In to Kill a Mockingbird, Harper Lee tires to expose the truth about sexism and womanhood through the behaviors and motivations of Miss Maudie. Miss Maudie impacted the finch family in to kill a mockingbird, especially scout by giving her constructive criticisms about growing up as a female, like being approached by sexism. Miss maudie atkinson was a widow and lives across the street from the finch family. She likes to garden her flowers and she speaks what’s on her mind.
At the beginning of the book, Scout acts like a tomboy, for example she dresses, behaves and fights like one (insert quote). Scout never really had a motherly influence as she was growing up because her mom died when she was young, and she was raised in a house with two men. The closest she ever had to a mother figure was Calpurnia and Aunt Alexandra, but one summer day she become friends with her neighbor from across the street, Miss Maudie. Scout starts getting excluded by Jem and Dill because they wanted to do their own activities, such as spying on Boo Radley, and they thought she wasn’t cut out to do that with them because she was a girl, so she starts spending more time with Miss Maudie. Throughout the book, Scout is always addressed that she doesn’t act like a lady, so Miss Maudie influences Scout’s growing understanding of what it means to be a southern lady and how to act like a lady. (insert quote).
One of the key concepts that Harper lee had put forwards was that women were weak and frail. For example, Atticus explains jokingly, why womens should not serve on the jury. “…I guess its to protect our frail ladies from sordid cases like Tom’s. Besides, I doubt if we’d ever get a complete case tried-the ladies be interrupting to ask questions” (Lee 188). In the book Aunt Alexandra always told Scout to put on dresses and be around other girls because that was the lady thing to do. The typical lady would be inside the house cooking food and caring for the children while the husband is doing the major works, but Miss Maudie wasn’t like that, she liked being outdoors and doing what she liked. (insert quote). In to Kill A Mockingbird there was a lot of sexism because, the book was written in the 1950s and in Alabama women were not considered equal to men and their opinion wasn’t validated.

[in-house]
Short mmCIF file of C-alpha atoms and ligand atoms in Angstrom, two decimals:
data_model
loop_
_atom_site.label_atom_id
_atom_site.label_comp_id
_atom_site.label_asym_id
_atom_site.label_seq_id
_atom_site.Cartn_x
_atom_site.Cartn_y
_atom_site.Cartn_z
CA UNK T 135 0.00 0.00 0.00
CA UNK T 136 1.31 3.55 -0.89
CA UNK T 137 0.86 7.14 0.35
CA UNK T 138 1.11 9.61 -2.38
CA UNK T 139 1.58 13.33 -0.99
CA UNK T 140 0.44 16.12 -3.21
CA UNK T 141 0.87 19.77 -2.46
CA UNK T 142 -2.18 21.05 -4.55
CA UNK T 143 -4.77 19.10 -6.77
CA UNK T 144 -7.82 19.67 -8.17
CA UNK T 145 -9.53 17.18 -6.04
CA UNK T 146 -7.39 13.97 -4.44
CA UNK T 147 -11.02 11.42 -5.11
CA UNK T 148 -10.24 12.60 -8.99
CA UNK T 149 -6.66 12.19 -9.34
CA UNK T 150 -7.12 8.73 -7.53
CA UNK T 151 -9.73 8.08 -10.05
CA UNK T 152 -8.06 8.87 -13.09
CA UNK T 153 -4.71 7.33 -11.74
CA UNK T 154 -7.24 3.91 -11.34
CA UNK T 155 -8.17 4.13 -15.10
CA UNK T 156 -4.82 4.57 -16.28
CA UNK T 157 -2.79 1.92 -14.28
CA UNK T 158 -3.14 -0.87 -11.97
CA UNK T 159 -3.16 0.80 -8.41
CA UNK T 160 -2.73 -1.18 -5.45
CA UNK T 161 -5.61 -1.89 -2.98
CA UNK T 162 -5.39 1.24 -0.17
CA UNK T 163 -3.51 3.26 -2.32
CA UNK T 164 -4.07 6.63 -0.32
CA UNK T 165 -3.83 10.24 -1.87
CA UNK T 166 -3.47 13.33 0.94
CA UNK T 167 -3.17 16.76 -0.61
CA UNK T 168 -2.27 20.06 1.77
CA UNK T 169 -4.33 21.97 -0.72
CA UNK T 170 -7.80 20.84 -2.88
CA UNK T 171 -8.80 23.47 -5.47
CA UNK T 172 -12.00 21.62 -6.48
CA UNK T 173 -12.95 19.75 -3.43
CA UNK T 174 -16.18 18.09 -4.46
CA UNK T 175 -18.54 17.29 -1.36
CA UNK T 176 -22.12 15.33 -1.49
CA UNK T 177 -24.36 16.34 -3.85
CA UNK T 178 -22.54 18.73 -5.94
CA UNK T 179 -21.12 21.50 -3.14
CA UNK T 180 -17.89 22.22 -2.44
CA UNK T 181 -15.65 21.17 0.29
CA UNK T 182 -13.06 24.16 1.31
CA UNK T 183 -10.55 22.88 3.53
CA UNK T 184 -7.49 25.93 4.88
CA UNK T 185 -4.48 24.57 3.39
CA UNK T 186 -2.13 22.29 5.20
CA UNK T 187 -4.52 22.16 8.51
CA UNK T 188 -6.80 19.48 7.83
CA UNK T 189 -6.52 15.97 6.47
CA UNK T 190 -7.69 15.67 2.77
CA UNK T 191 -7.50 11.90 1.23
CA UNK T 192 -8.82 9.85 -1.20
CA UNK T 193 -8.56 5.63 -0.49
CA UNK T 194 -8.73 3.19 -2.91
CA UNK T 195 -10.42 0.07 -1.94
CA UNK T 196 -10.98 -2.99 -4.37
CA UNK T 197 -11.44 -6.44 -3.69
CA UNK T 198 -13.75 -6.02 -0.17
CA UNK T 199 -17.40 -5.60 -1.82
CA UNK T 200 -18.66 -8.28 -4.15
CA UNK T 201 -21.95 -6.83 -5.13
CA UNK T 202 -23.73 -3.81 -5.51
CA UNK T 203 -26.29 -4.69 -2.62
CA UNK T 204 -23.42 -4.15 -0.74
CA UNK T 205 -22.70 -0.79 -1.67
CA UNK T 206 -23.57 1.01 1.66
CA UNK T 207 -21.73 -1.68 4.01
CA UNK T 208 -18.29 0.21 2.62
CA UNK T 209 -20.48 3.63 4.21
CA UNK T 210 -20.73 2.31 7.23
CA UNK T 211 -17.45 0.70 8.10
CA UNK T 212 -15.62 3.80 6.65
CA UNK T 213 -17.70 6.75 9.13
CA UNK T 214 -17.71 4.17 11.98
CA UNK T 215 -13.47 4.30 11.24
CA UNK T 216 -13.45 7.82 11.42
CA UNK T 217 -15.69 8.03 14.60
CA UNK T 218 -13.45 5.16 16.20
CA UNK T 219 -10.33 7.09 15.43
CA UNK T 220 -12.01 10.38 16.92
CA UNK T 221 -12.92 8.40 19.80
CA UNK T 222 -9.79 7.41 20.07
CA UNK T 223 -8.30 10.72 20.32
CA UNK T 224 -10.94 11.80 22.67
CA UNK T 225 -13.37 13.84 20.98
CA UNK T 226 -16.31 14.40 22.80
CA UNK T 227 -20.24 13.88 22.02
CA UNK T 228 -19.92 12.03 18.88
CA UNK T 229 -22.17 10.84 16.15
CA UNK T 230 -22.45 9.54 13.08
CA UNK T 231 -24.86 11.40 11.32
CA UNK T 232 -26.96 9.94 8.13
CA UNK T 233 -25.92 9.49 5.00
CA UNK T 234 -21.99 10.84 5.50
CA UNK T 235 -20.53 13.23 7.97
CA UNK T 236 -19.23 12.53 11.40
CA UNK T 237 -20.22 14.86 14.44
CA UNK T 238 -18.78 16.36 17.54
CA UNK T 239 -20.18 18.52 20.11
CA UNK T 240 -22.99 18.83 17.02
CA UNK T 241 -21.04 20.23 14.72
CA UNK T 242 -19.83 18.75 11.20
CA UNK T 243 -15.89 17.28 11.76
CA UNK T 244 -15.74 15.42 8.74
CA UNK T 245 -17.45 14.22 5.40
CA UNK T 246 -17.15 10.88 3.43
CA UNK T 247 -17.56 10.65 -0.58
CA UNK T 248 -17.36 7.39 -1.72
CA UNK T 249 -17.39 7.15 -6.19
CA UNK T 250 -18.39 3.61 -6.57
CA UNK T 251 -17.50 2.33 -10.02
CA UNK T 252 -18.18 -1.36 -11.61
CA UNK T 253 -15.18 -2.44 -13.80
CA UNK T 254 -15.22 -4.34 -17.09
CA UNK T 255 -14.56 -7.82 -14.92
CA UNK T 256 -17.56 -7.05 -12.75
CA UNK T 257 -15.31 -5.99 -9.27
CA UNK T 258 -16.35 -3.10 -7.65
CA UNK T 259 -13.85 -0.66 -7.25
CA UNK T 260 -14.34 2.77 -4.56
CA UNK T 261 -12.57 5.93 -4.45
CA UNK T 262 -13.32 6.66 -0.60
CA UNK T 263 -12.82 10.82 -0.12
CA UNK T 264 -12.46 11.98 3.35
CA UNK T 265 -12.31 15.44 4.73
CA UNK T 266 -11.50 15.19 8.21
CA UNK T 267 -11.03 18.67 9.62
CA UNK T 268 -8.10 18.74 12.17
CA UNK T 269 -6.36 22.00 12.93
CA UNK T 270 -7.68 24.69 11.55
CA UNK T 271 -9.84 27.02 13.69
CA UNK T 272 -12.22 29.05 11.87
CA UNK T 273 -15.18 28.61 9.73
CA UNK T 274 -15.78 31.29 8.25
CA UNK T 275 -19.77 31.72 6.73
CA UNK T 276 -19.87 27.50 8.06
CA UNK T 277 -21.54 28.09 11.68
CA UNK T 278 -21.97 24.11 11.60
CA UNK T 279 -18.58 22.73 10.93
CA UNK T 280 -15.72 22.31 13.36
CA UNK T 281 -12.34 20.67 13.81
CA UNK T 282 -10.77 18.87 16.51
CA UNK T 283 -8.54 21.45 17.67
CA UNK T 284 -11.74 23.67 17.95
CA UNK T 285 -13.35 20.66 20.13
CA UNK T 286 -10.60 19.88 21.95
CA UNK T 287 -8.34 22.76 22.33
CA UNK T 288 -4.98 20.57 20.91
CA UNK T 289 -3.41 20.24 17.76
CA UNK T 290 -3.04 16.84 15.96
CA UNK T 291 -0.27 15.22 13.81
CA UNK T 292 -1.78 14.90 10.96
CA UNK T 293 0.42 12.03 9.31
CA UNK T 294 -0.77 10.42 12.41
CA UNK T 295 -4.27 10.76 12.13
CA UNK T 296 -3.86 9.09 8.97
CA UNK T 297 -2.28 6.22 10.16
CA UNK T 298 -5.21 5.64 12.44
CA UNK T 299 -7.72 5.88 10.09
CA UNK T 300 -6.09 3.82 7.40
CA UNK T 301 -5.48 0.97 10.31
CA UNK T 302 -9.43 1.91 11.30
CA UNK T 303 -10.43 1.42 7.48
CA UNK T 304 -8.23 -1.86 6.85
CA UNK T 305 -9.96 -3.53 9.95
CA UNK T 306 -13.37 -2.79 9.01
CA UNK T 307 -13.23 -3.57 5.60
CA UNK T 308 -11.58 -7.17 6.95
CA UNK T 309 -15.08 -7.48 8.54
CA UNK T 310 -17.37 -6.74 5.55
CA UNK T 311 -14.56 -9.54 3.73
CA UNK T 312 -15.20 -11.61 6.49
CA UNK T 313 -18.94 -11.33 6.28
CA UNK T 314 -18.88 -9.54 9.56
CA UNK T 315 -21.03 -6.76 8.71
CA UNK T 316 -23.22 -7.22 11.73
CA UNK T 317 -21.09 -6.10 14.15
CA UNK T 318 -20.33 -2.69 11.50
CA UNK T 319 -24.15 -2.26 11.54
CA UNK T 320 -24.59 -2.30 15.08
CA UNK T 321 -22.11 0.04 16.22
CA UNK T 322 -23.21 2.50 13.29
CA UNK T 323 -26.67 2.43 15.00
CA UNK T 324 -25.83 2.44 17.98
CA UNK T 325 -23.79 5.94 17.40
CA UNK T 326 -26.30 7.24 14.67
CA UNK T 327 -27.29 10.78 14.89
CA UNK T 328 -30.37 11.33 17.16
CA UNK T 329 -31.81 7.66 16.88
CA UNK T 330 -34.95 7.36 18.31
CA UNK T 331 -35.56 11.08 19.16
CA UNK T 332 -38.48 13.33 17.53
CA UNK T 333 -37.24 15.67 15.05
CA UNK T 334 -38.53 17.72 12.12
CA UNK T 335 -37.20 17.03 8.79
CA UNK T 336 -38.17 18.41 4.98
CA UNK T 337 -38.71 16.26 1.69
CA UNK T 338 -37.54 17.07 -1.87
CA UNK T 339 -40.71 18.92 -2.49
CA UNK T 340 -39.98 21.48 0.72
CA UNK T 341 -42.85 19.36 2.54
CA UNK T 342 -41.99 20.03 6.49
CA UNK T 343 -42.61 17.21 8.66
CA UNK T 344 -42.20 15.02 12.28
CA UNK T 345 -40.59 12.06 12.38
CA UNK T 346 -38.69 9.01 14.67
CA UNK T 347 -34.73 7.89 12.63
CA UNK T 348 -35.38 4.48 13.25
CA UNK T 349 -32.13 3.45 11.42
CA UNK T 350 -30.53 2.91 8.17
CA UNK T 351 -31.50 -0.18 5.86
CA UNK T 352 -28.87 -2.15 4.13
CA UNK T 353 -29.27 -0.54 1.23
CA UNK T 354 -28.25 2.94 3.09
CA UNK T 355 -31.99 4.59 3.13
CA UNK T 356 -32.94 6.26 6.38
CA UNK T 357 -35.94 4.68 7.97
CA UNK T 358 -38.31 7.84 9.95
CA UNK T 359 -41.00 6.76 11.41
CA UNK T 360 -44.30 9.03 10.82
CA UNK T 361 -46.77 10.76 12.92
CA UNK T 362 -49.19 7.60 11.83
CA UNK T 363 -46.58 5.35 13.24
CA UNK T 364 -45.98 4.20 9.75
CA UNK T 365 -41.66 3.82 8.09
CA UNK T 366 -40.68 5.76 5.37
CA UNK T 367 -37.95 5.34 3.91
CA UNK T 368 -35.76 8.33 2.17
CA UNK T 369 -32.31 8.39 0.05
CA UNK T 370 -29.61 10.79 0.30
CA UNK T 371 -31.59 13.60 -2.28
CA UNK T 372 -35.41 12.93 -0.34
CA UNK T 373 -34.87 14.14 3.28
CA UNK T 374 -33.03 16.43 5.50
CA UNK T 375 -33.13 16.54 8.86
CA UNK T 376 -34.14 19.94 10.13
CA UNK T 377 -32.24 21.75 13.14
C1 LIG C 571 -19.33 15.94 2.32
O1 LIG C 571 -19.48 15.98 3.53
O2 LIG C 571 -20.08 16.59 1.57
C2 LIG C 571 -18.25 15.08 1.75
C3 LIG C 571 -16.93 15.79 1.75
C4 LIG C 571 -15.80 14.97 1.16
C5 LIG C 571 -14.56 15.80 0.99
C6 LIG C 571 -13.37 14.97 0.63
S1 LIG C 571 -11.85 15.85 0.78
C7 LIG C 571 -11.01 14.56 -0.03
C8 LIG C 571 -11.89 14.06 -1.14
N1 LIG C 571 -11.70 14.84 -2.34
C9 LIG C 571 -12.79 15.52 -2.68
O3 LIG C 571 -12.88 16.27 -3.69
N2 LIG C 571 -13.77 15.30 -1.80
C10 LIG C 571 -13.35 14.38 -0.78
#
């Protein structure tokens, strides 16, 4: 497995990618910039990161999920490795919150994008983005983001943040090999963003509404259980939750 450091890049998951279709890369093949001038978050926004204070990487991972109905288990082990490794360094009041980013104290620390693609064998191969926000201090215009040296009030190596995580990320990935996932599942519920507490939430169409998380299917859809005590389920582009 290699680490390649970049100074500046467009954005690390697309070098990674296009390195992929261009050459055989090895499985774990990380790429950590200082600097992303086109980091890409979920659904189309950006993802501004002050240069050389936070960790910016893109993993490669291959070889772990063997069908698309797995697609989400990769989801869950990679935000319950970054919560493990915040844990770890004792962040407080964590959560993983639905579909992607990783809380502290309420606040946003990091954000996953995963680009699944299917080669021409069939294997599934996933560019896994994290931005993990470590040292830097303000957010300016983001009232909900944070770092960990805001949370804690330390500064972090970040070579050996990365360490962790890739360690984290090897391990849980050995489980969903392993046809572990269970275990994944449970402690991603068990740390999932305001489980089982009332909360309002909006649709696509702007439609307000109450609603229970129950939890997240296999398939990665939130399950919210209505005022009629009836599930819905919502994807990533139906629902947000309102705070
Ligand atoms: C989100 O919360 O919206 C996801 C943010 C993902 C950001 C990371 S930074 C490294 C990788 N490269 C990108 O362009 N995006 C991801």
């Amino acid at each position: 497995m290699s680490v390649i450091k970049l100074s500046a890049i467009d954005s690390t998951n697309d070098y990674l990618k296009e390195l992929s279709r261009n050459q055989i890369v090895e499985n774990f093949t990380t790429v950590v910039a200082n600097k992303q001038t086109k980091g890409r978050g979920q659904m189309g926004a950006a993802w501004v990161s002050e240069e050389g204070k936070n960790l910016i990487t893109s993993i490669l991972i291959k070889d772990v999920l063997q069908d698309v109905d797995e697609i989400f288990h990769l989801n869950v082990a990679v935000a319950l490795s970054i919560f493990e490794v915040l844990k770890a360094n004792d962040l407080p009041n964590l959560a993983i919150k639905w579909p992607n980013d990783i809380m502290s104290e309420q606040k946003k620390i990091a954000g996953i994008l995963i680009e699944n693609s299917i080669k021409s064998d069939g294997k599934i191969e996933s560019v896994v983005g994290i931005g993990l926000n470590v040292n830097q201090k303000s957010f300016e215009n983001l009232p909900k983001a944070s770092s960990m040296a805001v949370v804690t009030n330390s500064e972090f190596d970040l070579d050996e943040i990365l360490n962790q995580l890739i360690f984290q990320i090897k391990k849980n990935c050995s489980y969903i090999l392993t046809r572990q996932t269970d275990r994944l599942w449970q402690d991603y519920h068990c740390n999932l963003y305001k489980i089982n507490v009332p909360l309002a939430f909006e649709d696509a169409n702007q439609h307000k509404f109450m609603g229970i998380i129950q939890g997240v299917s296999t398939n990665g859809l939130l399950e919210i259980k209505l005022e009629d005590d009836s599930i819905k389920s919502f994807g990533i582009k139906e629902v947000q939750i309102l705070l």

To conclude the impact of Miss Maudie on the Finch family and the book, it show:
the actions and values of sexism and womanhood taught Scout or the reader that this topic was a very sensitive topic to talk about in that period of time. Miss Maudie plays a big part of Scouts life and she was her mother figure to teach her about everything.
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Sexism in to Kill a Mockingbird Essay. (2021, May 21).
Retrieved June 6, 2023 , from https://supremestudy.com/sexism-in-to-kill-a-mockingbird-essay/
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